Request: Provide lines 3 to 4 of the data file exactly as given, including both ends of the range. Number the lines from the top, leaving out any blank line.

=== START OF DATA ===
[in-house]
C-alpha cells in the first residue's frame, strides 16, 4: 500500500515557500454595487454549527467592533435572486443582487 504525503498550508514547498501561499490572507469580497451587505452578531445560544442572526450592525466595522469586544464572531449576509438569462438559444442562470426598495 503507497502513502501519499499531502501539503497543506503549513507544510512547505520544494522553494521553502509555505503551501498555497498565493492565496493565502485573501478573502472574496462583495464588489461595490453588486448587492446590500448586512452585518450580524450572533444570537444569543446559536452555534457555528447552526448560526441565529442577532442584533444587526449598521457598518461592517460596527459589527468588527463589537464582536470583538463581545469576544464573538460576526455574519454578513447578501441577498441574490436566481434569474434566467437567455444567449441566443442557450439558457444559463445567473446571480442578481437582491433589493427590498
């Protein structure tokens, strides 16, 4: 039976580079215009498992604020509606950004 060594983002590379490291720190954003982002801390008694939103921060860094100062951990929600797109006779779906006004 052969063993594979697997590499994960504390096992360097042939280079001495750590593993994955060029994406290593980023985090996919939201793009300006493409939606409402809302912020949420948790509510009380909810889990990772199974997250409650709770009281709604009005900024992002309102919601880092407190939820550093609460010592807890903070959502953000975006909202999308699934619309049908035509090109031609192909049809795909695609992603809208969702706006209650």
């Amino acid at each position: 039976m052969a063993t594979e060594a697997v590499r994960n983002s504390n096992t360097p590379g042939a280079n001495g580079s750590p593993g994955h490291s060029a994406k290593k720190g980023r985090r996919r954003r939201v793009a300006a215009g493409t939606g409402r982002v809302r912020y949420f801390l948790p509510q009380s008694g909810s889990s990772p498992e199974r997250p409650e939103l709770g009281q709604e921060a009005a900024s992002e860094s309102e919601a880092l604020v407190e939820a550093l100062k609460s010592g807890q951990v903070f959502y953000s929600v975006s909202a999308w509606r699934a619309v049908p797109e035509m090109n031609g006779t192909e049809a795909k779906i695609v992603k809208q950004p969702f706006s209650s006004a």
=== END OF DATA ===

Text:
């Protein structure tokens, strides 16, 4: 039976580079215009498992604020509606950004 060594983002590379490291720190954003982002801390008694939103921060860094100062951990929600797109006779779906006004 052969063993594979697997590499994960504390096992360097042939280079001495750590593993994955060029994406290593980023985090996919939201793009300006493409939606409402809302912020949420948790509510009380909810889990990772199974997250409650709770009281709604009005900024992002309102919601880092407190939820550093609460010592807890903070959502953000975006909202999308699934619309049908035509090109031609192909049809795909695609992603809208969702706006209650």
């Amino acid at each position: 039976m052969a063993t594979e060594a697997v590499r994960n983002s504390n096992t360097p590379g042939a280079n001495g580079s750590p593993g994955h490291s060029a994406k290593k720190g980023r985090r996919r954003r939201v793009a300006a215009g493409t939606g409402r982002v809302r912020y949420f801390l948790p509510q009380s008694g909810s889990s990772p498992e199974r997250p409650e939103l709770g009281q709604e921060a009005a900024s992002e860094s309102e919601a880092l604020v407190e939820a550093l100062k609460s010592g807890q951990v903070f959502y953000s929600v975006s909202a999308w509606r699934a619309v049908p797109e035509m090109n031609g006779t192909e049809a795909k779906i695609v992603k809208q950004p969702f706006s209650s006004a």